Ohio If specified in a court order due to college. No statute or case law holding parents to a duty to college support in the absence of an agreement.
Oklahoma N/A No statute or case law holding parents to a duty to college support in the absence of an agreement.
Oregon Beneficiaries age 18 and under 21 years of age who qualify as a "child attending school" effective September 1, 2005 must be enrolled in any school at least one-half time and be making satisfactory academic progress as defined by the school. See In re Marriage of Wiebe, 113 Or. App. 535, 833 P.2d 333 (1992). Also see Crocker and Crocker, 332 Or 42, 22 P3d 759 (2001). Or. Rev. Stat. § 107.108 authorizes a court to order a parent to pay support for a child regularly attending post-secondary education to age 21. In re Marriage of Crocker, 157 Or. App. 651, 971 P.2d 469 (1998).
Pennsylvania Pennsylvania no longer recognizes a statutory cause of action for post-secondary educational support. 23 Pa.C.S. §4327(a), was ruled unconstitutional in 1995 by the Supreme Court of Pennsylvania in the Curtis vs. Kline case. However, contractually based agreements for post-secondary educational support contained in marital separation agreements are enforceable. No statute or case law holding parents to a duty to college support in the absence of an agreement. contractually based agreements for post-secondary educational support contained in marital separation agreements are enforceable. See Curtis v. Kline, 542 Pa. 249, 666 A.2d 265 (1995).
Puerto Rico Support beyond the age of majority could be ordered only by the court if the child is a full time student, maintains good academic progress and can demostrate economic needs to justify continuation of support.  
Rhode Island N/A No statute or case law holding parents to a duty to college support in the absence of an agreement.
South Carolina N/A Court may order college support. Risinger v. Risinger, 273 S.C. 36, 253 S.E.2d 652 (1979); West v. West, 309 S.C. 28, 419 S.E.2d 804 (Ct. App. 1992) (jurisdiction of the family court is permitted in cases of children over 18 years of age where exceptional circumstances warrant it; family court judge may require a parent to contribute that amount of money necessary to enable a child over 18 to attend high school and four years of college, where there is evidence that: (1) the characteristics of the child indicate that he or she will benefit from college; (2) the child demonstrates the ability to do well, or at least make satisfactory grades; (3) the child cannot otherwise go to school; and (4) the parent has the financial ability to help pay for such an education).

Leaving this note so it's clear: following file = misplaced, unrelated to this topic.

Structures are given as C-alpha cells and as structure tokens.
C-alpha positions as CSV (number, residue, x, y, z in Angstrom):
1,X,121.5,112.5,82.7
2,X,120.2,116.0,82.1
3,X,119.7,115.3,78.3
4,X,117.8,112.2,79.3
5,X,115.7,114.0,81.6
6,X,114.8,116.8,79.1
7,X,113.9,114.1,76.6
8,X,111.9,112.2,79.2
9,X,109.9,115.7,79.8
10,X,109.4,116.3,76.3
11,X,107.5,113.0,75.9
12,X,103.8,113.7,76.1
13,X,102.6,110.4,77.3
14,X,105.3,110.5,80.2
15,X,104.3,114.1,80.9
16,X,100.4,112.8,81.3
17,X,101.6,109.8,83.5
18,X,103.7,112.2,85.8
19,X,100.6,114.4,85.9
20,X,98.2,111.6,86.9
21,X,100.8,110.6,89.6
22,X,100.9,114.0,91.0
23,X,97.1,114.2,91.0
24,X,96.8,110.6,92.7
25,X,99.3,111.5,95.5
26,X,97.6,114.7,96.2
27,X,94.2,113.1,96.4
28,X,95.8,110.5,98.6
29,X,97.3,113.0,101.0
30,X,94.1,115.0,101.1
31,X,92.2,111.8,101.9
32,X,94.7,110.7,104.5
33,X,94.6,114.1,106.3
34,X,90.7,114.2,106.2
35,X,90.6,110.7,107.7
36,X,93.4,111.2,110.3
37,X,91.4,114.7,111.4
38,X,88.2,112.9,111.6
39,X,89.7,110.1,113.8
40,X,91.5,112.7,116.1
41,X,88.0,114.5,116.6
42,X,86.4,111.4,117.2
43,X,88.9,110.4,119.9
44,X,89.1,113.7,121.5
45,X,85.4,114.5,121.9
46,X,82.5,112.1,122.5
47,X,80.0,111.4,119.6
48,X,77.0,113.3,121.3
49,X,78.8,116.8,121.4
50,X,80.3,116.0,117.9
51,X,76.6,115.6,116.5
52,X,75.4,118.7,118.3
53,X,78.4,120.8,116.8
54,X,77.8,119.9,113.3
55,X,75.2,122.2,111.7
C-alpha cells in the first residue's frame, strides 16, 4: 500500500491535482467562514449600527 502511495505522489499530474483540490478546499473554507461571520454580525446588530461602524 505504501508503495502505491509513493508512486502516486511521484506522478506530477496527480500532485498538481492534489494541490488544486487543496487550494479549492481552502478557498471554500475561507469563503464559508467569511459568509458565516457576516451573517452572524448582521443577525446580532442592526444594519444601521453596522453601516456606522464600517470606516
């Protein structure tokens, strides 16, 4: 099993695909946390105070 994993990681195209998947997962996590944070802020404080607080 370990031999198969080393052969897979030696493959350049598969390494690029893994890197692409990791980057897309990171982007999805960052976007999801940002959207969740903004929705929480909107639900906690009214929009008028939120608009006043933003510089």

South Dakota The parties can agree to a longer period of support and if approved by court order is enforceable and binding upon the parties. No statute or case law holding parents to a duty to college support in the absence of an agreement.
Tennessee When the child is in college if it is stated in the court order. No statute or case law holding parents to a duty to college support in the absence of an agreement. See also Nash v. Mulle, 846 S.W.2d 803 (Tenn. 1993)(the extent to which a trust fund established during the child's minority for her later college education is permitted).
Texas N/A No statute or case law holding parents to a duty to college support in the absence of an agreement.
Utah By court order. Utah Code Ann. § 15-2-1 provides that in divorce actions, courts may order support to age 21.
Vermont Only if stipulated by the parties. No statute or case law holding parents  to a duty to college support in the absence of an agreement.
Virgin Islands Support may continue up to age 22 so long as proof is submitted that the child is enrolled and attending college on a full time basis. Proof must be submitted in the form of an official letter from the school registrar certifying, not just enrollment, but attendance on a full time basis.   
Virginia N/A No statute or case law holding parents to a duty to college support in the absence of an agreement.
Washington Court may order post-secondary support. Wash. Rev. Code § 26.19.090 provides that the court may, in its discretion and according to enumerated factors, award college support.
West Virginia W. Va. Code 48-11-103 allows the court to award child support past the age of 18 but no later than 20. No duty of college support imposed.
Wisconsin No response available. No statute or case law holding parents to a duty to college support in the absence of an agreement.
Wyoming N/A No statute or case law holding parents to a duty to college support in the absence of an agreement.

Source: Office of Child Support Enforcement Intergovernmental Referral Guide, 2012 and Morgan, Laura W., Child Support Guidelines, 1998 Supplement, Aspen Law & Business, New York, 1998, and 2003 update.

*PLEASE NOTE: The National Conference of State Legislatures is an organization serving state legislators and their staff. We cannot offer legal advice or assistance with individual cases, but we do try to answer questions on general topics.

About This NCSL Project

NCSL staff in D.C. and Denver can provide comprehensive, thorough, and timely information on critical child support policy issues. We provide services to legislators and staff working to improve state policies affecting children and their families. NCSL's online clearinghouse for state legislators includes resources on child support police, financing, laws, research and promicing practices. Technical assistance visits to states are available to any state legisalture that would like training or assistance related to this topic.  

The Denver-based child support project staff focuses on state policy, tracking legislation and providing research and policy analysis, consultation, and technical assistance specifically geared to the legislative audience. Denver staff can be reached at (303) 364-7700 or cyf-info@ncsl.org.

NCSL staff in Washington, D.C. track and analyze federal legislation and policy and represent state legislatures on child support issues before Congress and the Administration. In D.C., Joy Johnson Wilson at 202-624-8689 or by e-mail at joy.wilson@ncsl.org and Rachel Morgan at (202) 624-3569 or by e-mail at rachel.morgan@ncsl.org.

The child support project and D.C. human services staff receive guidance and support from NCSL's Standing Committee on Health & Human Services.

For more information regarding NCSL's child support work, please visit our Child Support Homepage.